Singapore's Housing Tax Hits Homein Property Time |Property News ! Fri Feb 01, 2013 5:39 am
SINGAPORE—An increased surcharge the Singaporean government has assessed on most foreign buyers to try to tamp down soaring property prices threatens to rattle Singapore's uneasy relationship with many of its rich foreigners while giving Americans an edge in one of Asia's hottest property markets.
Singapore recently boosted the duty on residential purchases, a move that could rattle some foreign investors, although U.S. buyers are exempt.
This month, the government boosted to 15% from 10% the fee added to the purchase price of residential property bought by many foreign nationals, including the Chinese, who were the second-largest group of foreign buyers last year. In contrast, U.S. buyers don't have to pay the surcharge, thanks to a bilateral trade accord with Singapore.
Joy Stevenson, a U.S. native who has lived in the city-state for more than 20 years with her family, bought a two-bedroom condominium this month in a neighborhood close to the Singapore Botanic Gardens for 1.85 million Singapore dollars (US$1.5 million). Under the new 15% stamp duty, a Chinese or Indonesian buyer would have paid US$1.725 million for the same property.
U.S. citizens are exempt from paying the fee as a result of a nine-year-old trade pact that requires that U.S. investors be treated the same as Singaporeans. A few other nationalities get the same perk—citizens of Switzerland, Norway, Iceland and Liechtenstein—but most don't, including citizens of Indonesia and Malaysia, countries that in other respects enjoy close economic ties with Singapore.
Singapore's government imposed the tax in December 2011 on most foreigners to fight what it contends is excessive speculation in the property market. Private-home prices have surged 59% since the market's most recent trough in 2009.
The government worries that foreign buying is introducing the risk of a market bubble and making homes less affordable for Singaporeans, which is feeding a growing resentment of foreigners. But the move risks alienating some wealthy foreigners, including the Chinese, whose home-buying activity dropped markedly last year after the government imposed the original 10% surcharge.
"My feeling is that Singapore isn't foreigner-friendly anymore," said Alan Chen, 37 years old, who is from Shanghai and moved to Singapore five years ago to work in the logistics industry.
Mr. Chen is a Singapore permanent resident, a legal status that confers certain advantages denied to other foreigners, such as the ability to buy single-family homes and receive higher priority in school admissions. They also had escaped the stamp duty paid by foreigners, but now will have to pay a 5% fee when purchasing their first home. That changes the equation for the legions of expatriates who call Singapore home.
Property agents already report they can feel a chill among permanent residents as a result of the 5% levy. "I had a couple of clients who now can't afford it," said Deborah Law, manager of property broker Expat Realtor.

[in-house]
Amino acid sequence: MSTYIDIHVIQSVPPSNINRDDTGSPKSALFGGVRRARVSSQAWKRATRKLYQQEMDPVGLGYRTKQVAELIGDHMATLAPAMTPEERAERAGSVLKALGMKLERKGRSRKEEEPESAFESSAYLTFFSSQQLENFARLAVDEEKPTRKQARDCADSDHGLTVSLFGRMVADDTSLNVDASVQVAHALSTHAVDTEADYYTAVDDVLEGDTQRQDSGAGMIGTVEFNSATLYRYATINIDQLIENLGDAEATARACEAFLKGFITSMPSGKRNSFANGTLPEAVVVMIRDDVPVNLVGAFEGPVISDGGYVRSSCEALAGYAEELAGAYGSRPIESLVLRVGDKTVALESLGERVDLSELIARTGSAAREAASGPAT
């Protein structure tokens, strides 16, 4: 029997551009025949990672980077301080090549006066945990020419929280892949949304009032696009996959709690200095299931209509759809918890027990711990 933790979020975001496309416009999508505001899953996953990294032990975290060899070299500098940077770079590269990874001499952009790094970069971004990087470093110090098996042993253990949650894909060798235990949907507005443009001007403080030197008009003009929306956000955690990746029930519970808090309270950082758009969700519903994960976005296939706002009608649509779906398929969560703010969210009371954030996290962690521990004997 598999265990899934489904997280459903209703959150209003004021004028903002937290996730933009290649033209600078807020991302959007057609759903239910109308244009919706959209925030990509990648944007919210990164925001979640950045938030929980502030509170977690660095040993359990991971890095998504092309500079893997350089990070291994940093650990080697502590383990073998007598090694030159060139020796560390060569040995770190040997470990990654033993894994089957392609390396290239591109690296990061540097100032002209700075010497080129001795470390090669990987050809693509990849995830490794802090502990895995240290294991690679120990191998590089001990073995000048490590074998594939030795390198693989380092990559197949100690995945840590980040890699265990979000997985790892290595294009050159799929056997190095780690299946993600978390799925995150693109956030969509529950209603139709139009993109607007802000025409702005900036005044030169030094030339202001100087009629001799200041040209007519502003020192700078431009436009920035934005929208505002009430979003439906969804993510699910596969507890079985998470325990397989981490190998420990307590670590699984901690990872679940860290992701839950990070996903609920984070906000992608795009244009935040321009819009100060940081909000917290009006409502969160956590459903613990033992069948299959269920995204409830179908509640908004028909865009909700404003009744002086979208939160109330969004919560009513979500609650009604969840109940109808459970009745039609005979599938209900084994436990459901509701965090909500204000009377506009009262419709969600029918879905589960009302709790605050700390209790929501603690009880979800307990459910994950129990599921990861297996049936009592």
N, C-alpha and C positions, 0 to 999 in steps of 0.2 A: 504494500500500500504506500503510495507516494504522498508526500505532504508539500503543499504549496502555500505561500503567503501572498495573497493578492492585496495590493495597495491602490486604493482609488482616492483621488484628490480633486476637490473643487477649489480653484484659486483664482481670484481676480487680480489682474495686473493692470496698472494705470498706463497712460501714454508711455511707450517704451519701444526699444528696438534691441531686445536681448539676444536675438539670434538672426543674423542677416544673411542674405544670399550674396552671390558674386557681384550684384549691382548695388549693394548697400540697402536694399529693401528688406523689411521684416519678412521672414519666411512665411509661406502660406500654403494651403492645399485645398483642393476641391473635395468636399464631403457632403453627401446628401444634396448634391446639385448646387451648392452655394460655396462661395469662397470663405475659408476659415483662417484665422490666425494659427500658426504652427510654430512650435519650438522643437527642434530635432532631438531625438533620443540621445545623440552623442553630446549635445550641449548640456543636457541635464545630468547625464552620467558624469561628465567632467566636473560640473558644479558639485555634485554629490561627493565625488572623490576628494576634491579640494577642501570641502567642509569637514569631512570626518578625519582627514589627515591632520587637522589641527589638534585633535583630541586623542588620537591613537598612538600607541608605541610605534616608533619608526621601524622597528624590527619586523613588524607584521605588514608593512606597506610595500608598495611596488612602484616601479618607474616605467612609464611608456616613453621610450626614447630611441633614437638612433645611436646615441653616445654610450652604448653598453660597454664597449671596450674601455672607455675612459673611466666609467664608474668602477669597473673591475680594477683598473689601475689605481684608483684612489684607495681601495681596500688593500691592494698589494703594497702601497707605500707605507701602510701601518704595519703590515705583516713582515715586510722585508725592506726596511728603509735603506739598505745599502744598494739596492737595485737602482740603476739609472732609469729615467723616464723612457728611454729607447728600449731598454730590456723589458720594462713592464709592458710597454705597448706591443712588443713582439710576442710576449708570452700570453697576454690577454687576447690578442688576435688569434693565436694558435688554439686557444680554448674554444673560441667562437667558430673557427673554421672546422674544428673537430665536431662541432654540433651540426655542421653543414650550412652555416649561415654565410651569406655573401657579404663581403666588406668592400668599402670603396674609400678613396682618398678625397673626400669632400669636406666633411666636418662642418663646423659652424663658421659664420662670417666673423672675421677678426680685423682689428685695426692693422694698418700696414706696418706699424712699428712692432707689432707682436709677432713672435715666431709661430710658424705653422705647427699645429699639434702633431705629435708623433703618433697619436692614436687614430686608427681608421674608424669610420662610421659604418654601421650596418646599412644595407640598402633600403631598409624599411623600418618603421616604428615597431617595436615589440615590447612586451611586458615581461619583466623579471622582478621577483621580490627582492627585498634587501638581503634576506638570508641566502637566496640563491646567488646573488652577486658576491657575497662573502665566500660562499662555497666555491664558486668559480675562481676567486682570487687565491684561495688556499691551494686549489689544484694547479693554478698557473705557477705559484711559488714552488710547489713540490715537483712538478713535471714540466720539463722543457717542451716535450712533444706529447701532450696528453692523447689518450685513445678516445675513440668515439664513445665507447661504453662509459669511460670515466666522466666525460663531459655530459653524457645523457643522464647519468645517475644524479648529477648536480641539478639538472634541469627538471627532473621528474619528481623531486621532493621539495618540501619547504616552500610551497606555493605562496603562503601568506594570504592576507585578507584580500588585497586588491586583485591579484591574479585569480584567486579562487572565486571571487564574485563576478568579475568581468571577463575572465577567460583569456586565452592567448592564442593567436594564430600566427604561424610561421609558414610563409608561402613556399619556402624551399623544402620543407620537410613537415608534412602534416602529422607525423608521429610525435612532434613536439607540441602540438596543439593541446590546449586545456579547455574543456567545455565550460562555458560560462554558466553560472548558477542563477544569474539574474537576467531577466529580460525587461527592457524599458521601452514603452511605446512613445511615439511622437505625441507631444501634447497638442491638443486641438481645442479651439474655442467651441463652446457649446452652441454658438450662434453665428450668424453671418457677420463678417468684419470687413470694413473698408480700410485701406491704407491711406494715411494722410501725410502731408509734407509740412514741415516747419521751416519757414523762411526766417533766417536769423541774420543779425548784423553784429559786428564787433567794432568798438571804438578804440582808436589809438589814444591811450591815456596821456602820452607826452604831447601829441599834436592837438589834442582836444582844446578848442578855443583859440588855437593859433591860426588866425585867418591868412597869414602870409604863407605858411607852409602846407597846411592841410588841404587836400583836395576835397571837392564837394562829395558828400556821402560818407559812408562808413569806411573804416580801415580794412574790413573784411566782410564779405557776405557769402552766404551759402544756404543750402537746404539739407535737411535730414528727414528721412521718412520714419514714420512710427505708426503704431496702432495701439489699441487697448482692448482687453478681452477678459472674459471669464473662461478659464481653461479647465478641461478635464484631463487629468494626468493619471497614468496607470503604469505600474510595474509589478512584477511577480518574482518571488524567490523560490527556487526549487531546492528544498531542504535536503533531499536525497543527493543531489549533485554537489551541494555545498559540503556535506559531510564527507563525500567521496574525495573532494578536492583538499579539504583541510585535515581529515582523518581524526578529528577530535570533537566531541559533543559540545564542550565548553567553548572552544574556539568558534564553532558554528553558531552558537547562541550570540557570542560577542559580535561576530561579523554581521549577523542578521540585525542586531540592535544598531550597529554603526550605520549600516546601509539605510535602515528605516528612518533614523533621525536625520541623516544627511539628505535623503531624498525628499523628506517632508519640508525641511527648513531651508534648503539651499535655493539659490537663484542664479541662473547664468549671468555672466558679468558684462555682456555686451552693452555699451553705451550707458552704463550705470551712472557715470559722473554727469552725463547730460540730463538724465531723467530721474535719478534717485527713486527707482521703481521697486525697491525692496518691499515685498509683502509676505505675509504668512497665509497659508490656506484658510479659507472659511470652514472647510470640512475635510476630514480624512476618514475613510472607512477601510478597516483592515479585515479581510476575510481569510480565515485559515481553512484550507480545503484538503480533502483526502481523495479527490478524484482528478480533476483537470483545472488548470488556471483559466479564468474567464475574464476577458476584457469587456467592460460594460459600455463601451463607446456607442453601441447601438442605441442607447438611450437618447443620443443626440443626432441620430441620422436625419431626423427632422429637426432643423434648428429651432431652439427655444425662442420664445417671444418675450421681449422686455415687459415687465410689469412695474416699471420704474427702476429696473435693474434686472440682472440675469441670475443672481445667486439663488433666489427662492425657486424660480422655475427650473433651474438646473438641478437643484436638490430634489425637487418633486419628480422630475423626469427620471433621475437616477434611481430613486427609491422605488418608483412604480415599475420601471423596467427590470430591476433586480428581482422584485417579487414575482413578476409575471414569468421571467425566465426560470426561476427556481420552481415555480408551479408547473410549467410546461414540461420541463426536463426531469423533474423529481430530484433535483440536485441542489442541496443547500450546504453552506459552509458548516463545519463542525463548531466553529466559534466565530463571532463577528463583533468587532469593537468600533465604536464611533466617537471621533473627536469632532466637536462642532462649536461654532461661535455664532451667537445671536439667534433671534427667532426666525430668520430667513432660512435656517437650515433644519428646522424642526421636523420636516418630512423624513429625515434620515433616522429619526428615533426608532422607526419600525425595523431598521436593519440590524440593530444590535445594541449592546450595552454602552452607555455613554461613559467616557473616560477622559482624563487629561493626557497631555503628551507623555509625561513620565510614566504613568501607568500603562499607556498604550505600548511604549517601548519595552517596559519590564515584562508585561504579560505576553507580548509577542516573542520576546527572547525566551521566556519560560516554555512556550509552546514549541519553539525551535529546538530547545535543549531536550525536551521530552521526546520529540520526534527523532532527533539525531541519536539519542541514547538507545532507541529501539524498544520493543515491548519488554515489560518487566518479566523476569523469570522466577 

"The revised Additional Buyer Stamp Duty measures are meant to moderate the demand for properties across all groups of buyers of properties, including Singapore citizens, Singapore permanent residents and foreigners," a statement provided by a Ministry of Finance official said.
Soaring home prices have fed public dissatisfaction as many Singaporeans watched prices climb out of their reach. Those feelings of discontent also are tied into a public backlash against the rising presence of foreigners in Singapore. Cheap labor from places such as India and the Philippines is seen as pulling down wages for Singaporeans, even as property buying by wealthy foreigners pushes up home prices.
"It's very expensive, probably due to the high demand from foreigners," Singaporean Kelvin Lee, 32, said of residential home prices. "These last few years, [the price of housing] has been rising too much, too fast."
Mr. Lee, who works in financial services and hopes to purchase a residence within the next few years, said the government's cooling measures "probably will calm things down so that more Singaporeans will be able to afford to buy."
In addition to the higher tax on most foreign buyers, the government imposed other measures this month to keep prices in check. It raised the minimum down payment for people buying second homes and capped mortgage payments for people buying government-built housing at 30% of monthly income.
Private-home prices rose 2.8% in 2012, according to data from Singapore's Urban Redevelopment Authority, compared with 5.9% in 2011. Foreign buying fell substantially in 2012, after the government's earlier round of cooling measures. Other factors may have contributed to the drop, such as some foreign investors believing Singapore's prices for residential property are unsustainable and better investment opportunities lie elsewhere.
In particular, the buying of private homes by Chinese plunged 42% in 2012 from 2011, according to data from global property adviser Knight Frank. Chinese buyers slipped to the No. 2 spot last year, representing 22% of foreigners buying homes in Singapore, while Malaysians reclaimed the top spot with 26%. Indonesians were the third-largest group at about 19% of foreign buyers.
American buyers are a much smaller group, comparatively, buying only 169 homes in 2012 to make up 2.4% of all foreign purchases. Some U.S. buyers see opportunities in Singapore.
Suman Masciarelli, an American entrepreneur who with her husband Jason came to Singapore to start a mobile-app company called Acromobile, bought a home in 2011. She said she is considering selling some of her U.S. real estate in order to invest in other Singapore properties."We are looking at this market. It is quite high, but it seems like a very controlled market that won't have an overnight drop."